When “Civil War” isn’t confusing the audience on what kind of film it is, there is some pretty grueling and disturbing imagery.

In an interview with Letterboxd, Garland said he asked the cast to watch Elem Klimov’s 1985 film “Come and See,” a film famous for being one of the most harrowing yet effective anti-war movies. 

Parallels between the two films can definitely be made. “Civil War” follows a similar trajectory as “Come and See,” both following their characters from one traumatic event to another and hitting similar dramatic beats.

However, to know that Garland was aiming for a comparable effect to “Come and See” feels inappropriate and disrespectful. 

Where “Come and See” is charged with nothing but trauma, “Civil War” fills the spaces between its harshest scenes with inane and disorganized scenes of nothingness or a strange sense of contentedness.

Both films are aiming to critique fascism and war in their own ways, but “Civil War” has moments of desperation that feel out of place with the rest of the film. Garland attempts to craft both a political film and a harrowing anti-war film, but he never gives either one the attention they deserve and instead ends up with a confusing and potholed story.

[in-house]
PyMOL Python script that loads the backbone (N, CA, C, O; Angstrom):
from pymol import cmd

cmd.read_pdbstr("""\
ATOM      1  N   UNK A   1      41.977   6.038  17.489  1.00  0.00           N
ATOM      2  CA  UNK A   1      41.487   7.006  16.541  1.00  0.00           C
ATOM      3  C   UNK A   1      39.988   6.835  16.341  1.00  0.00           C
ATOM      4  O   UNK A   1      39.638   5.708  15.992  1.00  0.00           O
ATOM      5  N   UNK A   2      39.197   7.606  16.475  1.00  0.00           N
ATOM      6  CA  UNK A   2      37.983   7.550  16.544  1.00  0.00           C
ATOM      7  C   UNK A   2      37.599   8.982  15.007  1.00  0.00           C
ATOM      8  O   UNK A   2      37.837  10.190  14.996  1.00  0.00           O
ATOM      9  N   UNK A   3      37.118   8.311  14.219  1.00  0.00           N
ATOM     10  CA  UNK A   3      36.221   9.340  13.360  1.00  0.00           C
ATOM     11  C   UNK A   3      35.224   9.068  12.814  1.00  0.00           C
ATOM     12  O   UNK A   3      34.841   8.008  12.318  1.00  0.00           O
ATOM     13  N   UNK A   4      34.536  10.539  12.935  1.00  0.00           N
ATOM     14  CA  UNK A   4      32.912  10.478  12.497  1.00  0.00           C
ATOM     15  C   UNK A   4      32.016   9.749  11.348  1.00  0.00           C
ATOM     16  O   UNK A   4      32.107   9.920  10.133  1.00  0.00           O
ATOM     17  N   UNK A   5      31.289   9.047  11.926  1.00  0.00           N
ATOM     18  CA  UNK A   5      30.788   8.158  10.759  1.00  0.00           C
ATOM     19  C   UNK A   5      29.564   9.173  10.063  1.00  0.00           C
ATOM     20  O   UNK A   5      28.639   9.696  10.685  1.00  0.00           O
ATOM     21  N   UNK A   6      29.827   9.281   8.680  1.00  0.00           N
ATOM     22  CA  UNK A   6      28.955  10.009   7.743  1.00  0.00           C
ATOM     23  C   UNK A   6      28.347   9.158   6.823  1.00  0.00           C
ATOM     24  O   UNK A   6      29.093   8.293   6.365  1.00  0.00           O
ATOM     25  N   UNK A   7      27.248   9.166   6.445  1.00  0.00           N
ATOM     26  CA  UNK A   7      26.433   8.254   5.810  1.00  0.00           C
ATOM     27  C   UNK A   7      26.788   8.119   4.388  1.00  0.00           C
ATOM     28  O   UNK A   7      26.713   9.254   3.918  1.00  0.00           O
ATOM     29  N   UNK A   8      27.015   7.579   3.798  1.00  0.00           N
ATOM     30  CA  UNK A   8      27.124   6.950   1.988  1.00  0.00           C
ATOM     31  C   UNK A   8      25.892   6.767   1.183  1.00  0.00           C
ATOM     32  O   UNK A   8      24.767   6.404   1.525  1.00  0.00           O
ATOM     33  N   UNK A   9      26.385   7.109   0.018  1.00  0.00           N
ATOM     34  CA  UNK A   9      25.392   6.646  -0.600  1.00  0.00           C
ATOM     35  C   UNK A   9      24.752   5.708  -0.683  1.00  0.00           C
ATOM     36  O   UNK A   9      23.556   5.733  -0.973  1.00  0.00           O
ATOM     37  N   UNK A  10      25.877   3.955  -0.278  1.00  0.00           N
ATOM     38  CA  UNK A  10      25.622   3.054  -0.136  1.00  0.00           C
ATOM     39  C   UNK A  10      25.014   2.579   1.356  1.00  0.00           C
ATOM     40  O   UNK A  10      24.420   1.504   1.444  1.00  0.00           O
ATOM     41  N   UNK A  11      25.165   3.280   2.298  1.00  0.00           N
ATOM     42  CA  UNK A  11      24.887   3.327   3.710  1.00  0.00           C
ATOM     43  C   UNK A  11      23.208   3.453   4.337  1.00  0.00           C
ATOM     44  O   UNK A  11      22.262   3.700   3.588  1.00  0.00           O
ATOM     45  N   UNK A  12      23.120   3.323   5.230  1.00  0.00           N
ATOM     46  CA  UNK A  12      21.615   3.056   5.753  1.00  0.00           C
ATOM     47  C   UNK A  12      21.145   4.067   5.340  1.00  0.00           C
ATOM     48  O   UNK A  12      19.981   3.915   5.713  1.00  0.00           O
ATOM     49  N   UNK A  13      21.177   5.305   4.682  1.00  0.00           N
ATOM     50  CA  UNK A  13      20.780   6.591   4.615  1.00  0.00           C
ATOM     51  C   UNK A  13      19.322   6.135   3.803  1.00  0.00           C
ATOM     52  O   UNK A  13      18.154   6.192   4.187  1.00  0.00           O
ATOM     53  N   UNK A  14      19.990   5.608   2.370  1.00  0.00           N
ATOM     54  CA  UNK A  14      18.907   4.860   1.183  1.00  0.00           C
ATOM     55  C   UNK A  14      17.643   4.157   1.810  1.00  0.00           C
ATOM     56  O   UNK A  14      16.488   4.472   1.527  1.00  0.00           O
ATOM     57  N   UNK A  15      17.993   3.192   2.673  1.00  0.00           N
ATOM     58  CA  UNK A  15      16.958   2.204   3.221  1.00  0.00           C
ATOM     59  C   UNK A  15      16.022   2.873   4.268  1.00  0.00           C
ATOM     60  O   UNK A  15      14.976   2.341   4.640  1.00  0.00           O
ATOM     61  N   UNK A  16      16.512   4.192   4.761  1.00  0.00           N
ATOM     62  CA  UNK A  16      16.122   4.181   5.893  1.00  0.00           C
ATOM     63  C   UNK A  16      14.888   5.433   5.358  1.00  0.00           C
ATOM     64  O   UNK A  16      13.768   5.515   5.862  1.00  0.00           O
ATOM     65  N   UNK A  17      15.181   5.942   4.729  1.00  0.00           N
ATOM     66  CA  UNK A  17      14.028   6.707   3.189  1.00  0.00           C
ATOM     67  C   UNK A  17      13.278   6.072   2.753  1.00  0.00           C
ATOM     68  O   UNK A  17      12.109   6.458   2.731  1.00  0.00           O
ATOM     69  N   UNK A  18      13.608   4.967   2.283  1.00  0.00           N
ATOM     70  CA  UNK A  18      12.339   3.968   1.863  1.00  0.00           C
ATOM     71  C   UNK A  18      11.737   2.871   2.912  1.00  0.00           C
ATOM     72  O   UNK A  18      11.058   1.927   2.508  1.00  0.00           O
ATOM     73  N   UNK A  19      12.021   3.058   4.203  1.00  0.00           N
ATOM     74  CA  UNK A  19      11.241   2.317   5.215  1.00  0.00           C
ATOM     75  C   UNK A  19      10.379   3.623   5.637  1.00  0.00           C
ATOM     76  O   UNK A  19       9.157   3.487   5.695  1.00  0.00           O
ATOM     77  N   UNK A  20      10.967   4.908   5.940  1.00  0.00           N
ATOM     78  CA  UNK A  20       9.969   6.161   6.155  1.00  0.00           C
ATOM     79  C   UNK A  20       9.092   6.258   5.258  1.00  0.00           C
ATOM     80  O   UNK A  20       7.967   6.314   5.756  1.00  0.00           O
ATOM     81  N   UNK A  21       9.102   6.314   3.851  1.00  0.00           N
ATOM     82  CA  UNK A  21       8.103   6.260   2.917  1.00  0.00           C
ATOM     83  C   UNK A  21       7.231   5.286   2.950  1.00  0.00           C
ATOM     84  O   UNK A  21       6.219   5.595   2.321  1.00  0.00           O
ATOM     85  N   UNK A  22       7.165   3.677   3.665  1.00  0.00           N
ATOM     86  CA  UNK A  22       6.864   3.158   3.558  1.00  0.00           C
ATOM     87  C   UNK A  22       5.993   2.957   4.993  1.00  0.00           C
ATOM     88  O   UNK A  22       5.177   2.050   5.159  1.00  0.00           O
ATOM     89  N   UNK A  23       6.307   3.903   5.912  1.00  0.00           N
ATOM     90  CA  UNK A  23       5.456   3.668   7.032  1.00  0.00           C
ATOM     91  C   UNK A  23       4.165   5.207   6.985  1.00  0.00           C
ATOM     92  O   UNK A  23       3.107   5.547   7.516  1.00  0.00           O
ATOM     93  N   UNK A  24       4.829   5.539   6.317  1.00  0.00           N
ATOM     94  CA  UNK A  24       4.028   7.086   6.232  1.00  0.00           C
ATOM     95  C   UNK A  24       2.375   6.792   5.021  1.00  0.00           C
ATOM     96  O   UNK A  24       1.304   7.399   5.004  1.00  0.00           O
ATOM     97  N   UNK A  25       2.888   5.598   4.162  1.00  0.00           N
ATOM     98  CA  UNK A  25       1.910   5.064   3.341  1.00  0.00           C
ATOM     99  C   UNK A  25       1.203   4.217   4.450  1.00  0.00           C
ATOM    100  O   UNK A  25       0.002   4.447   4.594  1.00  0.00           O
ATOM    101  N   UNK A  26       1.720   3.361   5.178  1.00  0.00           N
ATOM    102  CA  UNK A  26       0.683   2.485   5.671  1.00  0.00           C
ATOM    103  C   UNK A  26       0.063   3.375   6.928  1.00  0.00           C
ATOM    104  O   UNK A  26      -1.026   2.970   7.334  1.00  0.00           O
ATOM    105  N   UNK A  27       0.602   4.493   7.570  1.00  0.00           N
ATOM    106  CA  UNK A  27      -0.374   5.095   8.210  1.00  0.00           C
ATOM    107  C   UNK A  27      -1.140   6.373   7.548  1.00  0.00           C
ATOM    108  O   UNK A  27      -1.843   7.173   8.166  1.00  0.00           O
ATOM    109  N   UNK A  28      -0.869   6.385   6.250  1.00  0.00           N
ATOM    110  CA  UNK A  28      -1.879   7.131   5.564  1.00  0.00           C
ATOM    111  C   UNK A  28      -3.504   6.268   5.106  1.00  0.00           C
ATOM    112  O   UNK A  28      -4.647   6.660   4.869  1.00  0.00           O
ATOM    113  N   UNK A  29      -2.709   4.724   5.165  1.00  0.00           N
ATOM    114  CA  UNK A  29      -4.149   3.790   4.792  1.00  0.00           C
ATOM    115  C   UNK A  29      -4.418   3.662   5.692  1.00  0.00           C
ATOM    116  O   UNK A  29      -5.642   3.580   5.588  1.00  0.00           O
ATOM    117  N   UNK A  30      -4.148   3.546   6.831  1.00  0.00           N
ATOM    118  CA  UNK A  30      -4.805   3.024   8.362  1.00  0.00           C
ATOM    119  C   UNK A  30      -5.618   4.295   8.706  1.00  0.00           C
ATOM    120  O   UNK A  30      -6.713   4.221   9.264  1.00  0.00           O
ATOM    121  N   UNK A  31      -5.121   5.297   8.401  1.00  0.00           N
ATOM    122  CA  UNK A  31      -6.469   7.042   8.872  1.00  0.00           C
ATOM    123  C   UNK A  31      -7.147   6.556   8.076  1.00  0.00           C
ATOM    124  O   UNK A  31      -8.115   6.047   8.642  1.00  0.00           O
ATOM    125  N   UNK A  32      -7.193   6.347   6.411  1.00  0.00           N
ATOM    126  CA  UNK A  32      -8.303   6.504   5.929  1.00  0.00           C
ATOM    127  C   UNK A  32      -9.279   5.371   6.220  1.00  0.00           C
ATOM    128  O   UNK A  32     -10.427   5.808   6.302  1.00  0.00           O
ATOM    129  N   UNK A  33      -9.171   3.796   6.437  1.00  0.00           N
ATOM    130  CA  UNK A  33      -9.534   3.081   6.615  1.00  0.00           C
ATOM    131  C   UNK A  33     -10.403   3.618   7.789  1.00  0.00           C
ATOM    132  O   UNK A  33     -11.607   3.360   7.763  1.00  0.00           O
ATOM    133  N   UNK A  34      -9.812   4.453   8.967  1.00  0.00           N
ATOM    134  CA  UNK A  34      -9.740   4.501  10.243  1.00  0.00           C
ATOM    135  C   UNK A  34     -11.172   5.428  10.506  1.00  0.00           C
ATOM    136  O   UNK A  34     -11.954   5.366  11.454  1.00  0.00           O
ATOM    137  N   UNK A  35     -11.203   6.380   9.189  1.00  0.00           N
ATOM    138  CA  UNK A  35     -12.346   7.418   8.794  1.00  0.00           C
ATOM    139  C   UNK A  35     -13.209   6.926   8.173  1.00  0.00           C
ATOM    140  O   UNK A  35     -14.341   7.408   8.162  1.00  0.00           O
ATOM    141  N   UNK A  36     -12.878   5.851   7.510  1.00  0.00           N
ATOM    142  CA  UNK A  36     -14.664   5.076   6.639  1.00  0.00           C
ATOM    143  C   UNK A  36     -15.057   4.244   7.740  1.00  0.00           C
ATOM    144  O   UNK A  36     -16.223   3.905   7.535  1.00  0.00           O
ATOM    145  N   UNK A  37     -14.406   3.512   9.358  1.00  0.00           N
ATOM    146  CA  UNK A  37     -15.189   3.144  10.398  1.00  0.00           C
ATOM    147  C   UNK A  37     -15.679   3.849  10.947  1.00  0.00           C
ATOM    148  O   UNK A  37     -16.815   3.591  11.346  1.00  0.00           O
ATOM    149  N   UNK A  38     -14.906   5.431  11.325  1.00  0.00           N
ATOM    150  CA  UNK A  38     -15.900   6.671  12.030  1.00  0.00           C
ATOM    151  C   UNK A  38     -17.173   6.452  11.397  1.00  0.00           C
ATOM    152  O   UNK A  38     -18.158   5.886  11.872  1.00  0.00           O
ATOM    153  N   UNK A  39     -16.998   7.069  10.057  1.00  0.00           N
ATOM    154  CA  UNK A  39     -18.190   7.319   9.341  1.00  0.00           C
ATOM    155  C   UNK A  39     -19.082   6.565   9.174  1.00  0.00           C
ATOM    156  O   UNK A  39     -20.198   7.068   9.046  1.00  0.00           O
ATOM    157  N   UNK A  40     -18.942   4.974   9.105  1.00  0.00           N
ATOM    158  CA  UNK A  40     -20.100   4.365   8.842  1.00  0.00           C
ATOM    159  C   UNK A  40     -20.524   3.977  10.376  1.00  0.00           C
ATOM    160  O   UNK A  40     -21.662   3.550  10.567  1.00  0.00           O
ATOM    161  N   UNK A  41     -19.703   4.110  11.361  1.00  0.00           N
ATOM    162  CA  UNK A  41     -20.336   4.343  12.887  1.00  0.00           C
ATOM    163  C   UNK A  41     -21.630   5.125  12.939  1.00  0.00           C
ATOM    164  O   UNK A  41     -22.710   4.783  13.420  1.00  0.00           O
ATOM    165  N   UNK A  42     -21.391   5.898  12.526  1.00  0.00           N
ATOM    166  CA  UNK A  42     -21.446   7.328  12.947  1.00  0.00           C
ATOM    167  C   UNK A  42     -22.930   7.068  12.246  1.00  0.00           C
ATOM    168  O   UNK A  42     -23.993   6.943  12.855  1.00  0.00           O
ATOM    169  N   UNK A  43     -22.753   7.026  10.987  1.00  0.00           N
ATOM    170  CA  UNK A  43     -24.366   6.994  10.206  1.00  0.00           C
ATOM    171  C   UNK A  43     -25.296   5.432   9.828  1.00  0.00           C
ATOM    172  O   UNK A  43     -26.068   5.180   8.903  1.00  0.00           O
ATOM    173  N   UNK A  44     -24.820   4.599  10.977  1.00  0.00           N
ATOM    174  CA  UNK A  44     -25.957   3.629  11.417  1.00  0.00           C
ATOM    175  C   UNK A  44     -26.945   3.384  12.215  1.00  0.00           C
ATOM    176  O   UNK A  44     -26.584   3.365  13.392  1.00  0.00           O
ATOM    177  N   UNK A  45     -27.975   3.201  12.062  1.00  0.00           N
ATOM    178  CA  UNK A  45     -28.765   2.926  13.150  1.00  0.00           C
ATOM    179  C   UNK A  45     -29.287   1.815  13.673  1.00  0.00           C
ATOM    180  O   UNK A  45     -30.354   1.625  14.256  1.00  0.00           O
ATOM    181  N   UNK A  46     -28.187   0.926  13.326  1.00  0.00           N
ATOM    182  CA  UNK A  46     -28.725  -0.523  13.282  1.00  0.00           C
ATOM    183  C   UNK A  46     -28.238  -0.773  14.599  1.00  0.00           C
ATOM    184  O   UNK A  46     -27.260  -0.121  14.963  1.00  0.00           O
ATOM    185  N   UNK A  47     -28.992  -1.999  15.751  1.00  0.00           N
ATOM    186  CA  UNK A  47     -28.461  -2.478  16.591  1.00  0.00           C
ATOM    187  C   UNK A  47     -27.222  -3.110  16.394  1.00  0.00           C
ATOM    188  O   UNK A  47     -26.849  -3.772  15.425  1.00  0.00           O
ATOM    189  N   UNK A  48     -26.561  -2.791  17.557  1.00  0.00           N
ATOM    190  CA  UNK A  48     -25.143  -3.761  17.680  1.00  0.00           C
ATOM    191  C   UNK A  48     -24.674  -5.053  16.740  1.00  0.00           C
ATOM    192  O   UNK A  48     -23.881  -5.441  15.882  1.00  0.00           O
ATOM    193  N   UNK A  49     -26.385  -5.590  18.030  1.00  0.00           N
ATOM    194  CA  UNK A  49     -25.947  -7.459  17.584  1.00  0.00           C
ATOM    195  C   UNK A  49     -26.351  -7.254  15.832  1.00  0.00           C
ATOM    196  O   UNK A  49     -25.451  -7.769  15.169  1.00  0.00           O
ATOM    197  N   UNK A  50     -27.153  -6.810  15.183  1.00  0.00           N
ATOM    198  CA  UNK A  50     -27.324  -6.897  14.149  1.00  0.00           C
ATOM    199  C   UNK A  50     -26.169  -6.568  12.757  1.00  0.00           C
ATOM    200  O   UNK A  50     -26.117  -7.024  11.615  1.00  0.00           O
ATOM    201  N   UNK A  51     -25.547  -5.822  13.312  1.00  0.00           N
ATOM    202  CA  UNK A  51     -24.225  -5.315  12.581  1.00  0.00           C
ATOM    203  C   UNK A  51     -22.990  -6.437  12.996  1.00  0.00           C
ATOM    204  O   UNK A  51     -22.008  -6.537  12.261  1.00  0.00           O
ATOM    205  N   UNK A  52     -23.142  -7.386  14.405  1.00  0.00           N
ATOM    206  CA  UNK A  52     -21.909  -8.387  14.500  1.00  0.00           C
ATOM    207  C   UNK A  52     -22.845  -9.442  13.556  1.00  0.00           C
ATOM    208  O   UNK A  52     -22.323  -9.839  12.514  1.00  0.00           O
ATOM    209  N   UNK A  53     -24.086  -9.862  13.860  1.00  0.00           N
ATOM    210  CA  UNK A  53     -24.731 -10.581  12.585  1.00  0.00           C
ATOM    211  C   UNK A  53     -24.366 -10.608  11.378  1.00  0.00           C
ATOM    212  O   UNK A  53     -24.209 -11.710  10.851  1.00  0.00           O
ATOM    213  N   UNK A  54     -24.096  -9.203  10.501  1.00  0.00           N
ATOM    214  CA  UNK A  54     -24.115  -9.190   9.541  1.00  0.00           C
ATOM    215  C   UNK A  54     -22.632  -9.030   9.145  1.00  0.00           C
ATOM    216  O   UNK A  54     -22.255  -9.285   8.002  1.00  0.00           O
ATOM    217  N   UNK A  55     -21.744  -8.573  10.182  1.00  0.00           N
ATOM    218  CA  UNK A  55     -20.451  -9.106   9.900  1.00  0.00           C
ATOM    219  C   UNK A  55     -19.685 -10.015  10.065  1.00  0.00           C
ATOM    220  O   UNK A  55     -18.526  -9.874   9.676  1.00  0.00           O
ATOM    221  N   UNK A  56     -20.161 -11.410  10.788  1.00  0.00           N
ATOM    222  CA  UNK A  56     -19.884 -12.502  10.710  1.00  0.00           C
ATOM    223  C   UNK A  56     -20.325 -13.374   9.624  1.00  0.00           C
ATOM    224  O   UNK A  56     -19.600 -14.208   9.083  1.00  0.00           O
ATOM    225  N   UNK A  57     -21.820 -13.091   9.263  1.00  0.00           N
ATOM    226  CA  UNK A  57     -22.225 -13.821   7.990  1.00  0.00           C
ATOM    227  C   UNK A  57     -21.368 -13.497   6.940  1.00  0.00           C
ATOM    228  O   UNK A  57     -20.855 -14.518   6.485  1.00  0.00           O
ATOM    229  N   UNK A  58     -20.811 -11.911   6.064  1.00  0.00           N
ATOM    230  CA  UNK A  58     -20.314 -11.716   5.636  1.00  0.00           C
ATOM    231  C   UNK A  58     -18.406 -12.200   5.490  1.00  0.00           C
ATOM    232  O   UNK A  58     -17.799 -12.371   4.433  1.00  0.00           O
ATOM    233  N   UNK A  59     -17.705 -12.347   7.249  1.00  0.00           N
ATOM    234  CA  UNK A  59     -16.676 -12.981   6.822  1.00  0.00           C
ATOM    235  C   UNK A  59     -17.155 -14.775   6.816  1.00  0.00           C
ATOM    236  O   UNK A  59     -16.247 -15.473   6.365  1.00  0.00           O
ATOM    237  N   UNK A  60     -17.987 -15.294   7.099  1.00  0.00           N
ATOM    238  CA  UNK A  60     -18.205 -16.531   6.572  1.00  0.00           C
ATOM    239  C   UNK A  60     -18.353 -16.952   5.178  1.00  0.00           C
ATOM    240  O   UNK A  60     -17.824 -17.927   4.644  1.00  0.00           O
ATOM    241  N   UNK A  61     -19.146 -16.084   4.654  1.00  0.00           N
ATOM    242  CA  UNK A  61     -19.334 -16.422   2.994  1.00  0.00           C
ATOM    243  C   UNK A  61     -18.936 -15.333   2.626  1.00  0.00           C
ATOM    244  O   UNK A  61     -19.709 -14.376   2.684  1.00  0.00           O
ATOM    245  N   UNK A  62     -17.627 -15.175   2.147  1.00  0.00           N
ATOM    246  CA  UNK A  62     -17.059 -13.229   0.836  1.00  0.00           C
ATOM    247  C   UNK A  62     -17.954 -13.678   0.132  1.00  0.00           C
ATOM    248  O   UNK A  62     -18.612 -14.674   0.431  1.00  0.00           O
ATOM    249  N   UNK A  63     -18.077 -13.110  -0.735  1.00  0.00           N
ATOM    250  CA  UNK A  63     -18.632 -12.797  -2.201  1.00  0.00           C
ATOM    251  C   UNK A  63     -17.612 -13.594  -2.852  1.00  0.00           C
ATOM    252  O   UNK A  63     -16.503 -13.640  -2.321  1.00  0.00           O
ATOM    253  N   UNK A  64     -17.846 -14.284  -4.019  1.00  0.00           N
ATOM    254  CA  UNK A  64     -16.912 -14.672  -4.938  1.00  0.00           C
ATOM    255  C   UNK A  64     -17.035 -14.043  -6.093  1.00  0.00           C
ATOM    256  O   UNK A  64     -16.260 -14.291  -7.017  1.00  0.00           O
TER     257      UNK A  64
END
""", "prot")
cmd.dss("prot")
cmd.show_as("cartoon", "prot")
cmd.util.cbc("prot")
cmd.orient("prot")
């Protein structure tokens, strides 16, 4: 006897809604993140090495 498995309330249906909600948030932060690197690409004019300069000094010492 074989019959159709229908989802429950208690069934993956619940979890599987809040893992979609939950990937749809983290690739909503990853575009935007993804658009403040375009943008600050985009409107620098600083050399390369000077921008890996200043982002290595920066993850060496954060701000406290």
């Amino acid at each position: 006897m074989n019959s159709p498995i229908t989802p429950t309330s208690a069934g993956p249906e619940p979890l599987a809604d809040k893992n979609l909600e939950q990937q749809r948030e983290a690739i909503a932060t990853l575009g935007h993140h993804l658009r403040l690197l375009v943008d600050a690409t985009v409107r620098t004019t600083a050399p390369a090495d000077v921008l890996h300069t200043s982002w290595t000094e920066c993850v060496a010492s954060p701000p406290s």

I would’ve hoped for more from A24’s first film with a budget like this and a film diving into the prospect of a second American Civil War, but Garland’s work just doesn’t live up to its potential.

This article was edited by Bailey Hobbs, Sara Winick and Abigail Turner. Copy editing done by Luna Jinks and Charlie Mennuti. 

movies@theeagleonline.com 


As the semester comes to an end and one of the founding members leaves American University, Section 202 has decided to take a trip down memory lane. For our fans, old and new, who are wondering how Section 202 came to be, this episode is a must. Listen along as hosts Connor Sturniolo and Liah Argiropoulos reminisce about the beginning of Section 202 and how it got to where it is now.